Savannah Stoehr, Issue 03

My skin was a suit several sizes too small.

I’ve got stretch marks on my hips, arms, thighs, chest—

all the places my body couldn’t quite hold me in.

I will not tell my twelve-year-old self

just how long it will take

for her body to feel like home;

how many loves, labors, losses,

how many scars, chosen and not,

how many modifications this vessel will undergo

before it’s beaten into a shape she can withstand.

I will not tell her how many years she will spend

haunting her own house,

scrabbling at its walls for a foothold.

Sometimes, I think I was yanked from the world

before I ever got to set foot in it.

Sometimes, I think my life thus far has been one long DMT trip

with me standing on the threshold, staring out,

imagining what it would be like to be.

I will not tell my twelve-year-old self

how long she will stay planted in that doorway.

I’ll tell her this:

the sun rises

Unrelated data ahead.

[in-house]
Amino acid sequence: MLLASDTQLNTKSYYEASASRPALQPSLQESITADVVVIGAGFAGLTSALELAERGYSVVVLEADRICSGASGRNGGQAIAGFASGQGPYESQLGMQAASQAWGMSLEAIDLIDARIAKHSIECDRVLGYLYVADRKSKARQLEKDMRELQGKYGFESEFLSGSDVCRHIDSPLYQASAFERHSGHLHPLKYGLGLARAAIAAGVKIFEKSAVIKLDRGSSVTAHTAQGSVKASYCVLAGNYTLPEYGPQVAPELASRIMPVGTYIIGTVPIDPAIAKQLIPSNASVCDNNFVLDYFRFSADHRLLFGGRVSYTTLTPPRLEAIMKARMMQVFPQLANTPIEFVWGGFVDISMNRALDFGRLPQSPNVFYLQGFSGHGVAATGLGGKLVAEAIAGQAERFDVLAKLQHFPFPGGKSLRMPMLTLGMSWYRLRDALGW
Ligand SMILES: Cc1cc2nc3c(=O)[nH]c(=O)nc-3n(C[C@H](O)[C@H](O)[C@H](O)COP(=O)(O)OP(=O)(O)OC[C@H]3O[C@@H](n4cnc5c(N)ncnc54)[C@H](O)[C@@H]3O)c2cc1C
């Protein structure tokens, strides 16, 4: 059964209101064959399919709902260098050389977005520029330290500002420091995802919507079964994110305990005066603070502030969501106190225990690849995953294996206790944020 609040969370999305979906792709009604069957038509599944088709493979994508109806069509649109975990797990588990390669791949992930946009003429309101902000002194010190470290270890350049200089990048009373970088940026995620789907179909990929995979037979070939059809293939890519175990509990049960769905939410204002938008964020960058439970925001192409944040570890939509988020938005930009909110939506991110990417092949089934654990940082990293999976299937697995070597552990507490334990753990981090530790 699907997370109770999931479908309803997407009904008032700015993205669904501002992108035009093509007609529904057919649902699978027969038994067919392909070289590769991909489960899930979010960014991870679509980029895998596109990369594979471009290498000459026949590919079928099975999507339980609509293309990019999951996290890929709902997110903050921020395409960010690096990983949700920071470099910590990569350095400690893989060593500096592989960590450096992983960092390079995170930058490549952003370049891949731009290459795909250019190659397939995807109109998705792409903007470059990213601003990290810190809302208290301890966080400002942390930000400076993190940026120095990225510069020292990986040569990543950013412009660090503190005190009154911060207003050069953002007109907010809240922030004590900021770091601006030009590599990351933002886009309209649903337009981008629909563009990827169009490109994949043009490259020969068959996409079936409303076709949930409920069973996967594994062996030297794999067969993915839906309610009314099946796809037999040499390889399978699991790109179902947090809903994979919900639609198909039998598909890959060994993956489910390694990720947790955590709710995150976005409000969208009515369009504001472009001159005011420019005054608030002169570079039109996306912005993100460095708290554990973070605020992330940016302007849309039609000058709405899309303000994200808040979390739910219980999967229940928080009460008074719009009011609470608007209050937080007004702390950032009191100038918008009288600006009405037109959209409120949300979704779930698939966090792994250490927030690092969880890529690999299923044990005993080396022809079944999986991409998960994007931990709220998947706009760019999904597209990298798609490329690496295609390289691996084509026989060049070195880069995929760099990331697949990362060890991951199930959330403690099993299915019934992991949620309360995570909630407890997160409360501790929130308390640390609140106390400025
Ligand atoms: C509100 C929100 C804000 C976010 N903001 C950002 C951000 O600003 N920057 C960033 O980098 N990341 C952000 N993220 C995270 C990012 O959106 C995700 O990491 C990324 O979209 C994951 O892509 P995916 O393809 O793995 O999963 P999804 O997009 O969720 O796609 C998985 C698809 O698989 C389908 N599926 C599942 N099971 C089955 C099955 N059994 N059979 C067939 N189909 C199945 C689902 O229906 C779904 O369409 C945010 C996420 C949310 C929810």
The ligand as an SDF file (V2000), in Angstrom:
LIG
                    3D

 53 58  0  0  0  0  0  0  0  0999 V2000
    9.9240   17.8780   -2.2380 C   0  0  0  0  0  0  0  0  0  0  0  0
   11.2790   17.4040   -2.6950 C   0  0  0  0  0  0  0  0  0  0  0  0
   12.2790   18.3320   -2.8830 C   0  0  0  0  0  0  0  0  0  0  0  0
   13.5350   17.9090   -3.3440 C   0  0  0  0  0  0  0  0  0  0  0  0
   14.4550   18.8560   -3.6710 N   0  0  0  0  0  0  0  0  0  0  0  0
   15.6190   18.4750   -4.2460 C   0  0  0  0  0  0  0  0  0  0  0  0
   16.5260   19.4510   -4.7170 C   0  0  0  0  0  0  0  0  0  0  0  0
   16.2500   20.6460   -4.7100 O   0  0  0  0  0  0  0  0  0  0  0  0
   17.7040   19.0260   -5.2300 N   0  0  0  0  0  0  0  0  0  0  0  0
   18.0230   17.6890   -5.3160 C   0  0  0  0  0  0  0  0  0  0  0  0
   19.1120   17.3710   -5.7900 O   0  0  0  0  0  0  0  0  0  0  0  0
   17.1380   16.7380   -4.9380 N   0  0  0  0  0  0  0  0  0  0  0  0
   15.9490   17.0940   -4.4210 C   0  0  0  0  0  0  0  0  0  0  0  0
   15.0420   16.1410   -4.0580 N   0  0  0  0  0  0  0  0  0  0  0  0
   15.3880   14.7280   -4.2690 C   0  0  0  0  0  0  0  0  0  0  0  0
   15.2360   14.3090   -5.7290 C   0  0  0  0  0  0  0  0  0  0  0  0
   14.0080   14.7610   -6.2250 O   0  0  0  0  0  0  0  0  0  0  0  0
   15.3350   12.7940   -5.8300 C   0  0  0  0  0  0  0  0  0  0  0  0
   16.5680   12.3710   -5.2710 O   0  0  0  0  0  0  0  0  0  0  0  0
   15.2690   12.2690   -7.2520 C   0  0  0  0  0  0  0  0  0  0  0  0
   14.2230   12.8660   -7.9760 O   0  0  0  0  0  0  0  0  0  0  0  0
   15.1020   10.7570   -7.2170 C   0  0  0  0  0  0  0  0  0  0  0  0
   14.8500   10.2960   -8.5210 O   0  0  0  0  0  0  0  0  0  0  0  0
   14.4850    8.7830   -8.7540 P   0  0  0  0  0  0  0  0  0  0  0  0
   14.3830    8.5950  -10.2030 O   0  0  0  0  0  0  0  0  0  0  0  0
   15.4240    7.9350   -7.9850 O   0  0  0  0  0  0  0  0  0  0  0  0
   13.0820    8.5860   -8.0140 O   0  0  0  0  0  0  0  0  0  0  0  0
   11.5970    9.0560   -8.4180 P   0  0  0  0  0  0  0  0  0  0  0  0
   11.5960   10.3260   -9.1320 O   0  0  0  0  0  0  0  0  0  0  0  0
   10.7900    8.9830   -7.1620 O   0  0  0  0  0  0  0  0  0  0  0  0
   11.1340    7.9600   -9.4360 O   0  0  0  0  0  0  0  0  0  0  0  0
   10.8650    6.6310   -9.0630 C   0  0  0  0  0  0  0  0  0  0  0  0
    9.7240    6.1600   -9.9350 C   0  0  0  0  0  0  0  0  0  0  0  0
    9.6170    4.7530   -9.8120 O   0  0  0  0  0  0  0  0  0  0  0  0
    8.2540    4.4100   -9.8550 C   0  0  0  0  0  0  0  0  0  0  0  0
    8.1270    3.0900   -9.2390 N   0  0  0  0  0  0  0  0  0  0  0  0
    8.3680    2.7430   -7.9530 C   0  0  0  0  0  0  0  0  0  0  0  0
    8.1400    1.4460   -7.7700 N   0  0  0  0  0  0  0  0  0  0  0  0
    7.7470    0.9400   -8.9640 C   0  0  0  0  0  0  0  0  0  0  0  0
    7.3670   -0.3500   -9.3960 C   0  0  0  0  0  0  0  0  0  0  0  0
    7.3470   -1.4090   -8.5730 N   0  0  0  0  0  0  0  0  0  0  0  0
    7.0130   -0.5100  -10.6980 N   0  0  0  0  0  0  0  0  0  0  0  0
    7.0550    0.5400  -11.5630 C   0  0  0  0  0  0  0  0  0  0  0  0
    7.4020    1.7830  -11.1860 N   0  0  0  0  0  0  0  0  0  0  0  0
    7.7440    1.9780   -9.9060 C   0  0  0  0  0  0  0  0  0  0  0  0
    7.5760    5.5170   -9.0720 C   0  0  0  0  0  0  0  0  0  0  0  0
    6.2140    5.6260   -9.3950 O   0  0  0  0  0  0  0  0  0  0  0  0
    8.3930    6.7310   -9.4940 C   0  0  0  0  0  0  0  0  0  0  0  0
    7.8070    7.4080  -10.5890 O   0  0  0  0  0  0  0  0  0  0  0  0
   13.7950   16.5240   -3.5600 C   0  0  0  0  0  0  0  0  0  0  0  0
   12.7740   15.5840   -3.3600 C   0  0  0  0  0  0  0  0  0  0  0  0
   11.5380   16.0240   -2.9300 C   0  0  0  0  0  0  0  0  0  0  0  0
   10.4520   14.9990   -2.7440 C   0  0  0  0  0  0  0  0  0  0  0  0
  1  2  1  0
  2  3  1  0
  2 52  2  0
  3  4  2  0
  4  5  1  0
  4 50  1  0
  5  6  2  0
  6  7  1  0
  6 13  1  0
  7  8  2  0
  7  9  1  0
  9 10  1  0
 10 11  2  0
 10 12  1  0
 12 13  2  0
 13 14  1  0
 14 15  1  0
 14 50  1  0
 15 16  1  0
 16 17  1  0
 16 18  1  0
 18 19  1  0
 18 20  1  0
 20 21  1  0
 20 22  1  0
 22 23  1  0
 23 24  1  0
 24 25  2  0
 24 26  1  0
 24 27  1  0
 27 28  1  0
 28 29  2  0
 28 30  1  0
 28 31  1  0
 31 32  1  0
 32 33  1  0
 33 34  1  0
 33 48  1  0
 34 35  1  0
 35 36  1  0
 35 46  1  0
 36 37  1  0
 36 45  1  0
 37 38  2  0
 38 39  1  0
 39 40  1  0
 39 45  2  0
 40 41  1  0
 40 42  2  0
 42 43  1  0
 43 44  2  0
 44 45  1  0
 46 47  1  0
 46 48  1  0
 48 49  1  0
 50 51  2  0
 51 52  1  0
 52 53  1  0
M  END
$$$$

regardless of whether you believe in it.

You were born in the dark, and you think it’s all you know,

but you’re missing something.

You were born in the dark, and you fear the break of day—

you fear it will break you; you fear it won’t,

but in the end, you will only be grateful

and awed

when the light finally touches your skin.

When the dawn finds your stretch marks,

you will find yourself in love.

You will find yourself in a house,

weathered, scarred,

lived-in, ancient, and still there.

All at once, you will be,

as though that last forgotten switch finally flipped—

the circuit will close, the current will come,

and you will not wish to be anywhere else,

because you have built a home

of your own flesh and bone,

and you missed something:

you’re missing nothing.

I will not tell my twelve-year-old self

of the turbulent days ahead.

She already knows, and what she doesn’t

she’ll weather nonetheless.

I’ll tell her this:

Such a strange feeling,

the sudden rushing tide

of corporeality overtaking you.

You won’t know you’re a ghost

until you’re shocked back into life.